Most companies have a representative in human resources (HR) who is your go-to for professional concerns. Absolutely meet with a professional within your organizational structure to officially submit your concerns.

Jokes may seem harmless, especially during lunchtime camaraderie in the office, but if you ever feel offended by “jokes,” report them. If a supervisor tries to make a sexual advance, a colleague makes lewd comments, or you’re being assigned work outside of your job description and role, report it. It really doesn’t matter how insignificant or innocent you think the situation might be. You can only take action to effect change in the workplace if an HR rep knows what’s going on and can conduct an investigation.

Too many people are afraid to speak up out of fear of getting fired. As scary as it might be, please don’t let anyone silence you. HR reps are there to help you. They can offer support, guidance, and ultimately represent you and your concerns. Take advantage of the resources your company has, to protect yourself if you’re in an unsafe or toxic workplace.

4. Meet with the person/people responsible.

Unless the situation requires legal action, usually problems in the workplace are resolved through formal discourse. A meeting with your supervisor might be all that is needed to bring your concerns to his/her attention.

Perhaps share that your colleague is telling inappropriate jokes at work. Most bosses will address a situation like that immediately. If the problem you’re having is with your boss, bring a close colleague or other supervisor to the meeting with you as a mediator/witness.

Explain what is bothering you and why, and be prepared to have solutions for how to fix it. Some supervisors aren’t even aware they’re causing you stress or speaking inappropriately because they’ve been in the business for so long. Some bosses do curse, depending on the industry, and don’t even realize they’re doing it. Others are terrible leaders, but could be groomed into leading better with some solutions you have in mind. Depending on your situation, a conversation may be all it takes to remedy the toxicity once and for all.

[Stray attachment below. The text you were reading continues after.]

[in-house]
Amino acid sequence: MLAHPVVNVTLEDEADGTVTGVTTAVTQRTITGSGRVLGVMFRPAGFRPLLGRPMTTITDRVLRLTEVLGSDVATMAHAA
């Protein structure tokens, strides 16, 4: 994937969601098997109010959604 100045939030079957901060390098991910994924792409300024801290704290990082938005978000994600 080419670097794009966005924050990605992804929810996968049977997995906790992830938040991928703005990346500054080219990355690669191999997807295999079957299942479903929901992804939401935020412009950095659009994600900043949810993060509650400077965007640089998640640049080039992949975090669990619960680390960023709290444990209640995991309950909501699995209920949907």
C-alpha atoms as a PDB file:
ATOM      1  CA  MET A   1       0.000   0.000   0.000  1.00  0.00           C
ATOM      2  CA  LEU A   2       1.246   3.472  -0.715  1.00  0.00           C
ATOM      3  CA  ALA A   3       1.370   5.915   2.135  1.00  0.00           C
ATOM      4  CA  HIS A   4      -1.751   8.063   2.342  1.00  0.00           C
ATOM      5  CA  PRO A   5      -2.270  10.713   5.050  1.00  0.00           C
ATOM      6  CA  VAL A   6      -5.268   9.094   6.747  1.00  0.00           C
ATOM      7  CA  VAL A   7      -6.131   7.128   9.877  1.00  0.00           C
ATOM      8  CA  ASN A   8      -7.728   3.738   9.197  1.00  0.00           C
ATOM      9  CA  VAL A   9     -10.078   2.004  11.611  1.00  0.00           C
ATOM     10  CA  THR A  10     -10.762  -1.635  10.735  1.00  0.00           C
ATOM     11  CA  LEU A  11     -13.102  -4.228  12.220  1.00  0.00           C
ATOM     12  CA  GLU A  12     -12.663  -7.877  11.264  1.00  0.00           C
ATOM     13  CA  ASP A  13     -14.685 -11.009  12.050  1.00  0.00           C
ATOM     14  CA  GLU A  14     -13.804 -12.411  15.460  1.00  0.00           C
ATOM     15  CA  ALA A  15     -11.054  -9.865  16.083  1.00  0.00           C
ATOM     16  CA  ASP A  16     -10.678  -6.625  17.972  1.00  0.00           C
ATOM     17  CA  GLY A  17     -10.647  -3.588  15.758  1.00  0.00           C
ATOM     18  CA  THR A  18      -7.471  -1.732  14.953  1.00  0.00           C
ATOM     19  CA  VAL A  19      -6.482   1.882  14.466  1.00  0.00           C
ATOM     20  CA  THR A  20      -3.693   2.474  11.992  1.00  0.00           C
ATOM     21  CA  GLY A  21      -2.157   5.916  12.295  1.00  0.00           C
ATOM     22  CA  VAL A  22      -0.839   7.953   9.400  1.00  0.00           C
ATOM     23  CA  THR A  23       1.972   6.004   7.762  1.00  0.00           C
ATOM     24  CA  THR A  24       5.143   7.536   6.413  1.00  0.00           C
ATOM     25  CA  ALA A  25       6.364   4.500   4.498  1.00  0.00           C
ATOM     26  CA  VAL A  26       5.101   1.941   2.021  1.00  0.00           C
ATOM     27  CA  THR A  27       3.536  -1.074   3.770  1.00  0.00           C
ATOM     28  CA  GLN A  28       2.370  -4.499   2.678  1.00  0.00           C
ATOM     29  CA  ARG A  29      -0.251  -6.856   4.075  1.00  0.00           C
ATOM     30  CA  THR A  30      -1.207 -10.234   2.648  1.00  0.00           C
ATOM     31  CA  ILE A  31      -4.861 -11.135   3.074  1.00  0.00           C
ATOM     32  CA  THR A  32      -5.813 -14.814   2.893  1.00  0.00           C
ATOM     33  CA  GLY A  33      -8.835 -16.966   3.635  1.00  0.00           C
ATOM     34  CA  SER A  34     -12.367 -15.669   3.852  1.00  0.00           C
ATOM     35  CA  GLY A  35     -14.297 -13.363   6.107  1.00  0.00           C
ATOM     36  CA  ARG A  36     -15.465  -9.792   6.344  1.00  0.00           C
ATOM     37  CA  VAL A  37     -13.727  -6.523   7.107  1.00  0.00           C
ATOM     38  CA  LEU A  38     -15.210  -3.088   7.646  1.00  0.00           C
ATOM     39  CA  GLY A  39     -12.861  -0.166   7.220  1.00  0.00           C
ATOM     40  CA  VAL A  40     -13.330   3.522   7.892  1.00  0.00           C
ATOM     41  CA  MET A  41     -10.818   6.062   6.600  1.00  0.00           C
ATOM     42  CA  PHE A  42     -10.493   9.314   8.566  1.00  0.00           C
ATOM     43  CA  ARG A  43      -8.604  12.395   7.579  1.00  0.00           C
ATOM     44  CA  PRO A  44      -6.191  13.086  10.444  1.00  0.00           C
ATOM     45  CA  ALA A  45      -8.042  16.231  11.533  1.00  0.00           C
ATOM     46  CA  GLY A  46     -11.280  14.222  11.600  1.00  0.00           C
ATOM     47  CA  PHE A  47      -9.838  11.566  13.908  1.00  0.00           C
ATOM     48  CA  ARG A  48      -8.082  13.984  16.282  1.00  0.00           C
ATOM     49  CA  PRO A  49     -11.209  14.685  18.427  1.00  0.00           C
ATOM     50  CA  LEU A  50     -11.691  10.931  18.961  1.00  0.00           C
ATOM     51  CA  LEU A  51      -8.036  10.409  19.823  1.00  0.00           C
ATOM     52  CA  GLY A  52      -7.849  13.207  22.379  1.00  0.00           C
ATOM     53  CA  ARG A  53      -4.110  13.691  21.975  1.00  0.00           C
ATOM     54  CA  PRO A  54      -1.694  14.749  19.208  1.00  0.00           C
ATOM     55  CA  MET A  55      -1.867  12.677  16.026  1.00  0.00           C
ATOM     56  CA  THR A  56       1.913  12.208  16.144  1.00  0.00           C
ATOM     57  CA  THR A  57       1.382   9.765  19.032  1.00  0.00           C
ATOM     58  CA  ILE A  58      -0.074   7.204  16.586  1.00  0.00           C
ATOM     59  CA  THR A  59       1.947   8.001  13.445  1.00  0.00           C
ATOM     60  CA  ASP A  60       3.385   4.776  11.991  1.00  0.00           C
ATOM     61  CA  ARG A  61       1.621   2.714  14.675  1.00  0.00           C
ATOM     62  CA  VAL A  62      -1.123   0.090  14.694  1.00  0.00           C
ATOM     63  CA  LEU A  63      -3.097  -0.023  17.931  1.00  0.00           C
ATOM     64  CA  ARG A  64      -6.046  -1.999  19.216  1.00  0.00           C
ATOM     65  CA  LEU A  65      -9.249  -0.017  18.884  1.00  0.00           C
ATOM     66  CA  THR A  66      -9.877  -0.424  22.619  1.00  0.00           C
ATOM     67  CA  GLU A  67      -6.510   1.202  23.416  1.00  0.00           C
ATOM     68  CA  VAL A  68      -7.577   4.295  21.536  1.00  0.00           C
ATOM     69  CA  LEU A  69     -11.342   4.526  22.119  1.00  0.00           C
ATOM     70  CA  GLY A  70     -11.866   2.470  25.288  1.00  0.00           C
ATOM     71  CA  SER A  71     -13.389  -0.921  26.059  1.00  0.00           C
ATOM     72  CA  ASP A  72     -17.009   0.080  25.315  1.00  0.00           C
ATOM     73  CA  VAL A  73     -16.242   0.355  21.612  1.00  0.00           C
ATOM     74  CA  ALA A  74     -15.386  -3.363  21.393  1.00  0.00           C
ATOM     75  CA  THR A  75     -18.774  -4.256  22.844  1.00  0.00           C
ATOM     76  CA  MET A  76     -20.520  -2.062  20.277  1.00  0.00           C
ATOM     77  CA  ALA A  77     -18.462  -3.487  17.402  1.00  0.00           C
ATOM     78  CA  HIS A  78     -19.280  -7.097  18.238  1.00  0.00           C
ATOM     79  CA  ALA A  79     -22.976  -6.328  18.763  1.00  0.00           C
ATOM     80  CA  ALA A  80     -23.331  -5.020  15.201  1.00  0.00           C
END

5. Move on.

If steps 1-4 bring you no success, be prepared to move on. Listen, we know how hard it can be to find the perfect job. We understand that great jobs with amazing salaries and impressive benefits are difficult to pass up. Yet, sometimes you have to leave. What matters most to you? Integrity and self-respect, or money? Only you can answer this for yourself.

At GenTwenty, we pride our brand and our team on being our best selves. We know that putting ourselves in toxic situations isn’t going to help us become the best we can be. We hope you recognize this too. It may not seem like it right now, but your future self will thank you endlessly if you say goodbye to the job that makes you miserable.

If you have an emergency fund, perhaps submit your notice before you even line up something else, just to make sure you’re leaving for the right reason. Don’t be afraid to say goodbye to anything that makes you feel unsafe, disrespected, or downright unhappy.

Some workplace environments are toxic. Ultimately, you need to be proactive and take care of yourself to get through it.

Depending on your situation, try remedying the problem by working with the person/people directly. If that doesn’t work, know that you can take action to effect change. Don’t be afraid to leave if your current workplace is unsafe, inappropriate, or simply not a good fit. Only you know what kind of work setting you need to be in to feel safe, be productive, and thrive.

Have you ever worked in a toxic setting? How did you handle it? Share your tips and experiences in the comments!

About the Author

Rachael Warren (Tulipano)

Rachael is a University of Southern Maine graduate with a Bachelor of Arts in Communication and a minor in Sociology. She remotely works full-time as a Senior Content Marketing Specialist for Champlain College in Burlington, Vermont. In her leisure time, Rachael enjoys traveling with her husband, finding the next Netflix series to binge, and taking too many photos of her dogs Jax and Kai. Rachael is obsessed with chapstick, favors the Oxford comma, and is a proud Mainer. You'll likely find her exploring New England + beyond.